Have you started learning about breastfeeding?
So for my first blog post I am sharing a guest post that I wrote for Boobie Bikkies http://www.boobiebikkies.com.au.
It is amusing to me that the first post on my own blog is a guest post written by me (this is because I am time-poor Mamma to a toddler).
My breastfeeding story begins with my independent midwife saying to me ‘have you started learning about breastfeeding’ and with me responding ‘I thought it just happened naturally’. After kindly and gently letting me know that ‘it doesn’t just happen naturally’, my wonderful midwife lent me countless DVDs to learn from. I also joined the ABA and read their book cover-to-cover. We planned a home birth, however, after two weeks of stage one labour at home, I had only dilated 1cm. At 43 weeks gestation, I had a meconium leak, so we needed to transfer to the hospital. I was induced twice (which neither of us coped with after two weeks of labour at home). After two inductions I had only dilated 4 cm. In the end we chose to have a caesarian before the situation became an emergency. I am really grateful to the hospital staff who were very respectful of me and my wishes. They read my birth plan carefully and referred to it each time we needed to make a decision. This made all the difference to how I coped with my experiences.
I did everything in my power to give birth naturally at home. However, I managed to be in the moment and surrender to the process when things did not go as I had planned. I was separated from my baby for 10 hours before our breastfeeding journey began. During this time, I expressed colostrum for her as I recovered from the anaesthetic. I was given too much anaesthetic and this left me temporarily paralysed. I could only see out of one eye when my baby was born and I could not move at all. I fought like crazy to remain conscious for her birth.
I had to beg the hospital staff to wheel me down to NICU in my bed to see my baby. She was in the NICU because she was having trouble stabilising her temperature and the staff there would not allow her to be skin-to-skin with her Daddy. As soon as she was in my arms, I put her on the breast and she drank with gusto. Her temperature stabilised as soon as she was skin-to-skin with me! I didn’t have anyone there to show me how to latch her correctly. I just put her on the breast and hoped for the best.
Thankfully she latched on easily. I was concerned that she was not taking in enough of the areola, but after a few days in hospital, the head midwife told me that her latch was fine. She was a tiny 2.872 kg and my breasts were enormous, so she couldn’t physically get much of the areola in her mouth. There were numerous midwives looking after me and they all showed me different ways of latching her to the breast. I found it quite confusing being shown so many different ways to breastfeed. It wasn’t until the senior midwife had looked at my latch that I was able to relax and trust myself and my baby. My right nipple was a little sore in the beginning, however, Hydrogel Breast Discs worked wonders for me. I needed to express extra milk for my baby in the beginning because her stools were the wrong colour and she needed to put on weight a little more rapidly. I remember sitting on my couch hand expressing and breastfeeding all day for a couple of weeks. My midwife was impressed by my dedication! We chose to give our baby girl the expressed milk from the side of a sterilised bottle (she drank from it like it was a cup), because we did not want to risk her rejecting the breast. My independent midwife taught us this trick.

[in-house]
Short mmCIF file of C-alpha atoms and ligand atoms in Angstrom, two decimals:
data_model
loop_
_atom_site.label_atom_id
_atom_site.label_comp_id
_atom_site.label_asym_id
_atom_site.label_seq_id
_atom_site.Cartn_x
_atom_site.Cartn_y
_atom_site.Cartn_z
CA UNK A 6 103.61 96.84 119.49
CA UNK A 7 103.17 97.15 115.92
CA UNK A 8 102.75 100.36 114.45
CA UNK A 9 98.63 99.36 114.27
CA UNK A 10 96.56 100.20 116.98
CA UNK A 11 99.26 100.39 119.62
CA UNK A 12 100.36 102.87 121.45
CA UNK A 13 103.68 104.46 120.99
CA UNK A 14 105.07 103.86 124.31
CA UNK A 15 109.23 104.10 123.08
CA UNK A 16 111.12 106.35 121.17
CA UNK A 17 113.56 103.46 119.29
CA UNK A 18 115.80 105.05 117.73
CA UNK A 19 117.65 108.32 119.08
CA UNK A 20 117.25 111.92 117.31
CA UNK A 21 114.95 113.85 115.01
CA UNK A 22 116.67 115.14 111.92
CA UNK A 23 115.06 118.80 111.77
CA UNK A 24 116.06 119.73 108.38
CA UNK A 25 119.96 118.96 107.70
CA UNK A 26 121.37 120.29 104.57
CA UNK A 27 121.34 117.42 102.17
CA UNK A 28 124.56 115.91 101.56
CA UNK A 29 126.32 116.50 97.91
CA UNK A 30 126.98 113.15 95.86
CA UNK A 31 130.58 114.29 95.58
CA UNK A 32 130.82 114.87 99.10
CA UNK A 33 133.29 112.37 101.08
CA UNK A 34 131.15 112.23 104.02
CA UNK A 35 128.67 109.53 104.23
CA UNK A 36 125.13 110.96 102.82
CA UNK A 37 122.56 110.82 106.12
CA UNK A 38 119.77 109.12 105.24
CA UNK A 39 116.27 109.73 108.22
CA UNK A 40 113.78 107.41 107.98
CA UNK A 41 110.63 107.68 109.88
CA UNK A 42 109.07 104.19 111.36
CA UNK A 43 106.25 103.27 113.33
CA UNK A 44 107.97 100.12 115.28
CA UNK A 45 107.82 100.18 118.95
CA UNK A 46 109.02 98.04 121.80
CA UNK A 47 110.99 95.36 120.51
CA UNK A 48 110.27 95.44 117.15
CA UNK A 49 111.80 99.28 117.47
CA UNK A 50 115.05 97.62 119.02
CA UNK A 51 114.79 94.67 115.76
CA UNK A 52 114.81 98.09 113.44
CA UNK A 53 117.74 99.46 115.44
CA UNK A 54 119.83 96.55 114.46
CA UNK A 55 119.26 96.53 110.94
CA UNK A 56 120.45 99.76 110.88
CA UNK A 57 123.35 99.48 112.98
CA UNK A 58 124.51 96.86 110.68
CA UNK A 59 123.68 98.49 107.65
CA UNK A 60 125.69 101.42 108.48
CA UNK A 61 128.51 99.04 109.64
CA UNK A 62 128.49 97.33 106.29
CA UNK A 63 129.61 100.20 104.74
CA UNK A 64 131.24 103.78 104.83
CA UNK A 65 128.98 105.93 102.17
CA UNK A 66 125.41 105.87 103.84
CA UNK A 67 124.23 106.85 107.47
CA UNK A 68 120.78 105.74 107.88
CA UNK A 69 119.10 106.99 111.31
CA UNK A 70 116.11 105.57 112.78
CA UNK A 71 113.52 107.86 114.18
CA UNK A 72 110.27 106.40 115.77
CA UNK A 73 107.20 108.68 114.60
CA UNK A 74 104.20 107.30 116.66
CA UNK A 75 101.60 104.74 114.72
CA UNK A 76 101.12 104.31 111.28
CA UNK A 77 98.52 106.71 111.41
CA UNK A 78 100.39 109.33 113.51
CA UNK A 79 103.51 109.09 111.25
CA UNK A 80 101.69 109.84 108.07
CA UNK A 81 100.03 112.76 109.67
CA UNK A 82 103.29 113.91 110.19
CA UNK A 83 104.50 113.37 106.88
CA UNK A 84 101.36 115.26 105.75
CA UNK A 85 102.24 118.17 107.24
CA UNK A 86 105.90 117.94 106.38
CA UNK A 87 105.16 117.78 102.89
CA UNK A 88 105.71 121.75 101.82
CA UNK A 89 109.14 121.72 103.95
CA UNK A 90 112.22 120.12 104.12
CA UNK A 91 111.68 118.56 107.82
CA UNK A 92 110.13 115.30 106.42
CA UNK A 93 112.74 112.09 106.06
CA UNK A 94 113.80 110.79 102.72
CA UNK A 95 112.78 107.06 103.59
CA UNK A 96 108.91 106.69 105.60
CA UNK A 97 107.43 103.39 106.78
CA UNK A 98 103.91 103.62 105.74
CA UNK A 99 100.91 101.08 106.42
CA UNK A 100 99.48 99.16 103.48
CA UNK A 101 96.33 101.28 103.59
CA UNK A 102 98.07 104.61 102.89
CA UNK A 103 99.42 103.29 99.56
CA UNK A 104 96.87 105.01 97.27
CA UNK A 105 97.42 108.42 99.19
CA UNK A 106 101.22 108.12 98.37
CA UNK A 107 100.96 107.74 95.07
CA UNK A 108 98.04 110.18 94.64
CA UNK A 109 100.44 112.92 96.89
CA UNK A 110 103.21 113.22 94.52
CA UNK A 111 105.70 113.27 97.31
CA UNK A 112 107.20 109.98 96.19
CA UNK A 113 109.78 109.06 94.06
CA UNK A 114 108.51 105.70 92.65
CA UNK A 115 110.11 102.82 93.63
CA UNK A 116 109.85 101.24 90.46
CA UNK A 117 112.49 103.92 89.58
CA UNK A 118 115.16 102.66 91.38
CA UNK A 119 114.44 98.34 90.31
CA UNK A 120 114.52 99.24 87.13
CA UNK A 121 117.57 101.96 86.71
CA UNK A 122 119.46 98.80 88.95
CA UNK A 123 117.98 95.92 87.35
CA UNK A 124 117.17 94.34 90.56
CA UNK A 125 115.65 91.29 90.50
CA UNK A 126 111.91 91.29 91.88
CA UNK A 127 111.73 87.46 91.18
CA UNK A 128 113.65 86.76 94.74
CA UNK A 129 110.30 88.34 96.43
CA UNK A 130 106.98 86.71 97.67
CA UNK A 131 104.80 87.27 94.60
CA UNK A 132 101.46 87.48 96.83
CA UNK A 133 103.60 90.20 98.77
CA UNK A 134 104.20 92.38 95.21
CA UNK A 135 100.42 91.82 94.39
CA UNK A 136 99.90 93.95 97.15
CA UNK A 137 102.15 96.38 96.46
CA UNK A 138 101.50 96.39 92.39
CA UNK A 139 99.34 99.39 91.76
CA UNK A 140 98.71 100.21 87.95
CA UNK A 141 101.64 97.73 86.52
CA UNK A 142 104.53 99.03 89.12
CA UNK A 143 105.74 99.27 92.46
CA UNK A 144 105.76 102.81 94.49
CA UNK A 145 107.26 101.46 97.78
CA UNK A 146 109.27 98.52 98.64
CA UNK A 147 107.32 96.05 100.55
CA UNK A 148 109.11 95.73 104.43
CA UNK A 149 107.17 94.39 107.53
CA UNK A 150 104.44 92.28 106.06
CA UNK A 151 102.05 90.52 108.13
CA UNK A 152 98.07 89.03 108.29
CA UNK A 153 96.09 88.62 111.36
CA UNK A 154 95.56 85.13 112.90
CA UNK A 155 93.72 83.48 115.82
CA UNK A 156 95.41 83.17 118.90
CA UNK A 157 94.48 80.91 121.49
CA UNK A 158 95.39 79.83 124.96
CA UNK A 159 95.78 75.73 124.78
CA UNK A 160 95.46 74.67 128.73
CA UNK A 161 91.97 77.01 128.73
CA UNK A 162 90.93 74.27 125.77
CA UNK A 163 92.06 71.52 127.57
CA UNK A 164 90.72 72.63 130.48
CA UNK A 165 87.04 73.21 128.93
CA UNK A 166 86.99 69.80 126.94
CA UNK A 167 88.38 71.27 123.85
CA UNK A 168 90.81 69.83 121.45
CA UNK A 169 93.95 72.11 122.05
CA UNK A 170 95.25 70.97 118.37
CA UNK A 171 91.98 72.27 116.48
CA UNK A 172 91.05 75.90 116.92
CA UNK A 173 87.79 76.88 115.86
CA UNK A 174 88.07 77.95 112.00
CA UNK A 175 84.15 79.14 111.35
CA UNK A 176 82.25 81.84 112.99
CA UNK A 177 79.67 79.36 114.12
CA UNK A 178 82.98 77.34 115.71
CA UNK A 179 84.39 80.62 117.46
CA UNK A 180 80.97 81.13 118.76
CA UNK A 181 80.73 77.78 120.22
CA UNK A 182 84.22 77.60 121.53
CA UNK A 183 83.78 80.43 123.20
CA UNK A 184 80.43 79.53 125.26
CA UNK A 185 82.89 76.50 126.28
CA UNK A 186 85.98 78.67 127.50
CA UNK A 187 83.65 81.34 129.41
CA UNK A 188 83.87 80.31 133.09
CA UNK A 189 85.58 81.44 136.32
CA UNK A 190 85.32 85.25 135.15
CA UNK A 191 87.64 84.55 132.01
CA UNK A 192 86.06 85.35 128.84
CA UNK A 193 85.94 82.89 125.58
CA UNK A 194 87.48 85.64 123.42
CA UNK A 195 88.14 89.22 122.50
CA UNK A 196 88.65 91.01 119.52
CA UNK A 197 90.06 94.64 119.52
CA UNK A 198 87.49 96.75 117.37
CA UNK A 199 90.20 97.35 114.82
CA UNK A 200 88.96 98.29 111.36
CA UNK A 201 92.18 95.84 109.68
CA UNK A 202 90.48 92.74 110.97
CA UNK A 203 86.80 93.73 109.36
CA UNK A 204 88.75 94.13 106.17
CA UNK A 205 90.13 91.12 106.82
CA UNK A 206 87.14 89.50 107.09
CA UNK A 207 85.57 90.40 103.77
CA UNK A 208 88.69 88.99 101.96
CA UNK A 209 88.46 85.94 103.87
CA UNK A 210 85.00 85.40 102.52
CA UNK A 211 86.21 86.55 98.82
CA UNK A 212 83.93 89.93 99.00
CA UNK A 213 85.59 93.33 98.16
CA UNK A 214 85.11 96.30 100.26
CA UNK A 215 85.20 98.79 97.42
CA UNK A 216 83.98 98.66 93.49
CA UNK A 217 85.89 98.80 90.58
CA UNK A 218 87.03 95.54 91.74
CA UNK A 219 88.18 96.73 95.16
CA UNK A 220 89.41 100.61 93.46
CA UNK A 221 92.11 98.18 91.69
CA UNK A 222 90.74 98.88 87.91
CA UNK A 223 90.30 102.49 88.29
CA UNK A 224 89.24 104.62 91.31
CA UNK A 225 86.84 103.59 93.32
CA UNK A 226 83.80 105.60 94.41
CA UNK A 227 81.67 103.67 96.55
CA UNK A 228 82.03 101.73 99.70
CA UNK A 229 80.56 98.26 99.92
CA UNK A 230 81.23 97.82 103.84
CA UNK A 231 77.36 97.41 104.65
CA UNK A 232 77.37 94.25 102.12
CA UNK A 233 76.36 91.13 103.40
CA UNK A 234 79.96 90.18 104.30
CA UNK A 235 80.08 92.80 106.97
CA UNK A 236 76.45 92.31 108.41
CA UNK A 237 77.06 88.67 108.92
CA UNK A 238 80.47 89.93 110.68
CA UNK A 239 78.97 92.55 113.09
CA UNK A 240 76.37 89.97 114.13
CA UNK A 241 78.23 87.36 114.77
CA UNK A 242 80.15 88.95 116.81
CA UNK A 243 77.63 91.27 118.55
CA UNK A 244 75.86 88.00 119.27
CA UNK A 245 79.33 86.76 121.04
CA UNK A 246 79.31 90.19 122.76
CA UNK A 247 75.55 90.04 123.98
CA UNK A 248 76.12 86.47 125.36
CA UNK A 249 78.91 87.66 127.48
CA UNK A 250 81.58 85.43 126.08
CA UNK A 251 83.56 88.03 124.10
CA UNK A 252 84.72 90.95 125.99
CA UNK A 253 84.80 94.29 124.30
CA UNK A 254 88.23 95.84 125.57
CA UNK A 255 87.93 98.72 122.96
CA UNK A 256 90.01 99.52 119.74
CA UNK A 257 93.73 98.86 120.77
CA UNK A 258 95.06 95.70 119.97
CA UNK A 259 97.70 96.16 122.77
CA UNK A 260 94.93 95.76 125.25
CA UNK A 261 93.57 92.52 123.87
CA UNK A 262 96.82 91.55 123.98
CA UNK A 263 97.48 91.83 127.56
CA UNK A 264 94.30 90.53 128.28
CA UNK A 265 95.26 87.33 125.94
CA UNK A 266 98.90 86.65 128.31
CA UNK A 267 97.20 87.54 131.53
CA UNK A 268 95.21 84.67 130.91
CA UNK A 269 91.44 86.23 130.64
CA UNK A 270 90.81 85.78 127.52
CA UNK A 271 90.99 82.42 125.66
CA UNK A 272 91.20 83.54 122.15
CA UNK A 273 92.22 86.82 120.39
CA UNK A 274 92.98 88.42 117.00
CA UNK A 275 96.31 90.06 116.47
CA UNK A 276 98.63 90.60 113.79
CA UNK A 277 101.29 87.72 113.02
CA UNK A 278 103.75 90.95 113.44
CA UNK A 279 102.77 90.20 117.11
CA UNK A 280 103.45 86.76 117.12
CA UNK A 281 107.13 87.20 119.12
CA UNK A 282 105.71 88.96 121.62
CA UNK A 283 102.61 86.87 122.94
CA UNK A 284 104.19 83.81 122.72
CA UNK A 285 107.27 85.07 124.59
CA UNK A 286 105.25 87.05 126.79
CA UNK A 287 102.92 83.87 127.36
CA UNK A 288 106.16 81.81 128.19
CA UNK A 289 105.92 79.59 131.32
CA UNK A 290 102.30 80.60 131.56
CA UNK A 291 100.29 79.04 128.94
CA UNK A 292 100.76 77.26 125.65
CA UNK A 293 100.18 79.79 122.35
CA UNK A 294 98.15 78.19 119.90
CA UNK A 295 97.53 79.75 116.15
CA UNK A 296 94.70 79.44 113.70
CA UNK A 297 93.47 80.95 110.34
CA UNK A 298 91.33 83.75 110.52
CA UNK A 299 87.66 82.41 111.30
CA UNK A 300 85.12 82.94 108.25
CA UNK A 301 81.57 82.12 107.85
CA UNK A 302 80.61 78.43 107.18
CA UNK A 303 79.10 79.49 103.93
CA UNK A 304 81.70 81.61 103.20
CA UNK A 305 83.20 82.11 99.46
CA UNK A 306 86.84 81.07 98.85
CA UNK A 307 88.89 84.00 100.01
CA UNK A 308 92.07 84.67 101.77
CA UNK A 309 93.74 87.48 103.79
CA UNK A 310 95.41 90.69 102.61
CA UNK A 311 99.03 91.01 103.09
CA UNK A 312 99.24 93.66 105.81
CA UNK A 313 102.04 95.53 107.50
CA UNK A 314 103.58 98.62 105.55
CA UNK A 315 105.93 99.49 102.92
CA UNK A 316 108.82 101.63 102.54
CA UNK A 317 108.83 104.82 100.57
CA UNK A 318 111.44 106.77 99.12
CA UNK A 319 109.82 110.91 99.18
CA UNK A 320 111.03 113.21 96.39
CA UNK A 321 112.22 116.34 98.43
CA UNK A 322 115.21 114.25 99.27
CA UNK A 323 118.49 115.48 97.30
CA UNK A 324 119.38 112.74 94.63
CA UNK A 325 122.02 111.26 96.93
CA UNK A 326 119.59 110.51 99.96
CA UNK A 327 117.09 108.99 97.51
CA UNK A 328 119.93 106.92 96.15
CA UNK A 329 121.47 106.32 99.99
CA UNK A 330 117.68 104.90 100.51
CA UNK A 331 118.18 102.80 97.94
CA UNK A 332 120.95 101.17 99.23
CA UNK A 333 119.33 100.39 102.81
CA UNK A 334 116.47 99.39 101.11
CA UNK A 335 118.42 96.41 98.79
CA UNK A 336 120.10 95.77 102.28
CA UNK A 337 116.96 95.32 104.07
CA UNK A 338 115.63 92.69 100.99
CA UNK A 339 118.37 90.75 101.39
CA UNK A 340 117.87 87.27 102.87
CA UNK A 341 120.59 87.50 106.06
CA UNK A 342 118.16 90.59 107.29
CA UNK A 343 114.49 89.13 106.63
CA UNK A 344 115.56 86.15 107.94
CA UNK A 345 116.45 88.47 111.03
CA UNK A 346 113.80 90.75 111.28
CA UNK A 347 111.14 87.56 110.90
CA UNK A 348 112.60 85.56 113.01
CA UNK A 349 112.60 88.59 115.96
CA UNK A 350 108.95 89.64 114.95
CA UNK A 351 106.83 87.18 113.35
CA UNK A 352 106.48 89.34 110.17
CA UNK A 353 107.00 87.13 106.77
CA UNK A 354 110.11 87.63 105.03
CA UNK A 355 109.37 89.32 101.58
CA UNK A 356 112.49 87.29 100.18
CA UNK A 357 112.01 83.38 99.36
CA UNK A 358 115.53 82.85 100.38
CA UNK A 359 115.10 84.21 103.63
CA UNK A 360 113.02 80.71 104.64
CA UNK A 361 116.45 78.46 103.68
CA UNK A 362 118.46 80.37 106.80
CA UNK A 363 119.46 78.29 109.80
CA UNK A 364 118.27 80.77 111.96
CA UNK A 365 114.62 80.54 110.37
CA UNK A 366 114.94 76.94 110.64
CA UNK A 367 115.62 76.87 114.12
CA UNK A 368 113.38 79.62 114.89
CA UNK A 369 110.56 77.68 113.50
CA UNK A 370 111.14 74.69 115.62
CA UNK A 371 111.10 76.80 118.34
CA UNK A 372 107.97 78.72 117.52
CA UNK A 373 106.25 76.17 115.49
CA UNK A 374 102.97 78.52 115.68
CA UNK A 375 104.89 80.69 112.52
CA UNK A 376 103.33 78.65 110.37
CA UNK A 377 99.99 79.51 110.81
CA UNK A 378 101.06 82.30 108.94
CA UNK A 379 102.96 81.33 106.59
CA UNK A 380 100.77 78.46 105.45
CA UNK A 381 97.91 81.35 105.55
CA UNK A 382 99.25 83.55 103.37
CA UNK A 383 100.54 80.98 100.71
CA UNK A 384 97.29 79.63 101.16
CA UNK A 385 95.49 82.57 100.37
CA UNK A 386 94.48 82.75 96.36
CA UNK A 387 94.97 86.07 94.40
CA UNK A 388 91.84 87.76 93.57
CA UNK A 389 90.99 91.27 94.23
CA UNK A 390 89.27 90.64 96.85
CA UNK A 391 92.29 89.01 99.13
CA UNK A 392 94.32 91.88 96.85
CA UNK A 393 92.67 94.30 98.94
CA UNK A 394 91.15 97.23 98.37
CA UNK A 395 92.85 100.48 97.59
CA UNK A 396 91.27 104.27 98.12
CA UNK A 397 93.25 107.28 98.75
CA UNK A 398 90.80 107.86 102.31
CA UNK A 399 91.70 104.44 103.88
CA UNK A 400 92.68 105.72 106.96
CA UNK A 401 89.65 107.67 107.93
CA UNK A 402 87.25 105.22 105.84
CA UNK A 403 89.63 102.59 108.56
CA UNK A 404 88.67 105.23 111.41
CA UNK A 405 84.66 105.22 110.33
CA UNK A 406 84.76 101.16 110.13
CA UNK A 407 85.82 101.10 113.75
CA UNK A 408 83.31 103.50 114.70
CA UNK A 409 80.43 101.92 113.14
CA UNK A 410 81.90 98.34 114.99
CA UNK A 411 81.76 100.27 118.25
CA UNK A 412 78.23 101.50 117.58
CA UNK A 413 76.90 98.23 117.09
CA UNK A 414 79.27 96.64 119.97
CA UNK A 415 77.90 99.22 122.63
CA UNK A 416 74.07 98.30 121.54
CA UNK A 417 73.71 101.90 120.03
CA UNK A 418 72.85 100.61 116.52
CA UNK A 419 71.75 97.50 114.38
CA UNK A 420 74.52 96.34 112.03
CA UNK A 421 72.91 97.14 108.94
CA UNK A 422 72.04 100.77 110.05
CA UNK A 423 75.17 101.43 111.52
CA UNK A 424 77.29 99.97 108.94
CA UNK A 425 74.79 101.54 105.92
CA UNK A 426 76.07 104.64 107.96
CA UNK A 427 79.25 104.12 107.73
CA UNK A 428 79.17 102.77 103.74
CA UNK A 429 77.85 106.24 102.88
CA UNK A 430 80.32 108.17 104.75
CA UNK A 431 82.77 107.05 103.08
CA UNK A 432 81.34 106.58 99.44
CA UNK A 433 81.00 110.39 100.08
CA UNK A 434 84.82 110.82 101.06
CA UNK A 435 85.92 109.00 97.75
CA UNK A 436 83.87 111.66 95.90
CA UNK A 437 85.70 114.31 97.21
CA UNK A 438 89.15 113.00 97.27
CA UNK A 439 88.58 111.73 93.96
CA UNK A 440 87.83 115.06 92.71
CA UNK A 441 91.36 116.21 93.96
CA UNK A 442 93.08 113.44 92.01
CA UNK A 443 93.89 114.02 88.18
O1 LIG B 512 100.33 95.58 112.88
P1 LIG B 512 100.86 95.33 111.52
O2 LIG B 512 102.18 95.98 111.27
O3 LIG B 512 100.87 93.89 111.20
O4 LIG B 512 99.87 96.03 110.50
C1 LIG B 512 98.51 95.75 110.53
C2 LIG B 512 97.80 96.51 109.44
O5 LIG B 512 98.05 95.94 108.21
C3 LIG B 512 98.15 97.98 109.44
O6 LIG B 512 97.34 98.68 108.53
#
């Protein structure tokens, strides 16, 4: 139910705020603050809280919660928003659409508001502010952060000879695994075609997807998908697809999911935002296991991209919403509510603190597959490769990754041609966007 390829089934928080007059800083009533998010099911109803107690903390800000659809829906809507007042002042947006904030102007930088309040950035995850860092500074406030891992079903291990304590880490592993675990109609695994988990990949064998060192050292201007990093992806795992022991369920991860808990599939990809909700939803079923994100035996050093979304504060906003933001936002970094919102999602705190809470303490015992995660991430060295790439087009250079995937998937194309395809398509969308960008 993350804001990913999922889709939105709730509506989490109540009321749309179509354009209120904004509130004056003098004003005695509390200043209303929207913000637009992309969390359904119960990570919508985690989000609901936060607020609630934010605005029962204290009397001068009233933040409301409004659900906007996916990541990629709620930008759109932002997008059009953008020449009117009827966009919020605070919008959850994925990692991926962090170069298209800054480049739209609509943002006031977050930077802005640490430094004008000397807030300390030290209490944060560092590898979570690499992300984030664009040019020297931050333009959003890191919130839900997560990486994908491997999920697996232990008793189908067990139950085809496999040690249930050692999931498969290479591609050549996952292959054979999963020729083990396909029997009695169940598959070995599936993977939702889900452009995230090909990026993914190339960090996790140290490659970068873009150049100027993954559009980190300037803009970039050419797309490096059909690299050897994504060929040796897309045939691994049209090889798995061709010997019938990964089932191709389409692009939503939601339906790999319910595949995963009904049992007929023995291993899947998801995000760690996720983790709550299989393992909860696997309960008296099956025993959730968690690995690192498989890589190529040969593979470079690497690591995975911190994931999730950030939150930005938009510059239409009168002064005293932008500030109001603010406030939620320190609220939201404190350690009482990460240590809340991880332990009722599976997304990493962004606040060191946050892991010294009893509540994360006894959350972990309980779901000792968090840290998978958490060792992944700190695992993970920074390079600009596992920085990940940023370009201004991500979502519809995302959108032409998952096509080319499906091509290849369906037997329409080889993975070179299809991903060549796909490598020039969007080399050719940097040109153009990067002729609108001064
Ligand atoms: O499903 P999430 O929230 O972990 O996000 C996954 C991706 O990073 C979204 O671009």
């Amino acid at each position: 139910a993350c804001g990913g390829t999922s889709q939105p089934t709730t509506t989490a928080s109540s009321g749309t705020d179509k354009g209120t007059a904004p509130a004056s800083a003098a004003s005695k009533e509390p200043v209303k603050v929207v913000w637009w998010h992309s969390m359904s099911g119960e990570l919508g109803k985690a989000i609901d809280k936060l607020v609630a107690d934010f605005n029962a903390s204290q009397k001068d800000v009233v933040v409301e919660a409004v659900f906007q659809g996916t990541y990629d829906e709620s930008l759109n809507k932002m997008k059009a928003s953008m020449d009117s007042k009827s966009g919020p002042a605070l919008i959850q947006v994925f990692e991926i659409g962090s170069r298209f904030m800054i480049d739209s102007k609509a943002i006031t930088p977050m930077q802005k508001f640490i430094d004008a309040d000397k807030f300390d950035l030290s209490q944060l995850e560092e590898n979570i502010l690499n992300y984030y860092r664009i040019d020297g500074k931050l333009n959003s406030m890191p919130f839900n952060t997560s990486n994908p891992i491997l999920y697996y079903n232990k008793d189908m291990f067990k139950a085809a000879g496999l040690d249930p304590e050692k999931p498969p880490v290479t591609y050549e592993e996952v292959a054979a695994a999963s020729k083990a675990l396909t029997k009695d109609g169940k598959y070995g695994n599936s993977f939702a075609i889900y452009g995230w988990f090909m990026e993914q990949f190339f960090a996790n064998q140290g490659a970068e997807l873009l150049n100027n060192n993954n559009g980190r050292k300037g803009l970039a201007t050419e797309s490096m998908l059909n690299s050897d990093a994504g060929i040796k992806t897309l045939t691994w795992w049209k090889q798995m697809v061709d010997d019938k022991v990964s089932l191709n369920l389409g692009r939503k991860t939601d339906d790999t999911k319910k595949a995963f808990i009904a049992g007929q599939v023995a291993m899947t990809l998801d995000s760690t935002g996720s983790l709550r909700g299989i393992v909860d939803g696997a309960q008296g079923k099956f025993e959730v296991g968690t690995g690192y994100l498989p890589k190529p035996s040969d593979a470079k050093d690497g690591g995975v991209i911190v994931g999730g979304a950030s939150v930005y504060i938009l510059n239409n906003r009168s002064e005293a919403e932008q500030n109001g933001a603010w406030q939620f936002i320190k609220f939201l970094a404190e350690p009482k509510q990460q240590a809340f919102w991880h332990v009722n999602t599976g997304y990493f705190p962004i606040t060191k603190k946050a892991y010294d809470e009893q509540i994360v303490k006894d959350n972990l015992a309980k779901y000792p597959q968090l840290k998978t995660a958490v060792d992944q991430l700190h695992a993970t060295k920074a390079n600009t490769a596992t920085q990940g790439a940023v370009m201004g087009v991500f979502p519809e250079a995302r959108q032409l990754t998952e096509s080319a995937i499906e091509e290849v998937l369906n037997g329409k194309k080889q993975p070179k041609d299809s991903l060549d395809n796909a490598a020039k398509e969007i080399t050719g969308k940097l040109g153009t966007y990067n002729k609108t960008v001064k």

We love breastfeeding and we are still going strong after 15 months. My daughter is regularly offered nutritious solids (we are doing baby-led weaning), however, most of her calories still come from breast milk. Thanks to forums, such as Pinky’s, I know that this is totally normal and nothing to worry about. We bed share and that has made it really easy to continuing breast feeding overnight. I joke that my daughter ‘just helps herself’.
I am married to a chiropractor, so my daughter has not had any of the challenges that many caesarian babies have (e.g. problems with feeding equally on both sides, reflux and colic). I am a nutritionist and I gave her probiotics to help colonise her gut because she had missed out on the healthy flora she would have received from a vaginal birth. She is healthy, happy, super petite and well ahead of all her milestones. She has been a really easy baby and everyone keeps telling me ‘wait until you have the next one’. Hopefully the next one will be easy too (I’ll keep you posted).
The only ‘advice’ I feel comfortable giving pregnant women is ‘make sure you learn about breastfeeding before you give birth’. I also recommend your Boobie Bikkes to all my friends and patients who need help with their supply. I really appreciate your Facebook forums and the advice you gave me when I had sore nipples before my period returned.
See more at: http://www.boobiebikkies.com.au/blog/have-you-started-learning-about-breastfeeding/#sthash.vovRJrXR.dpuf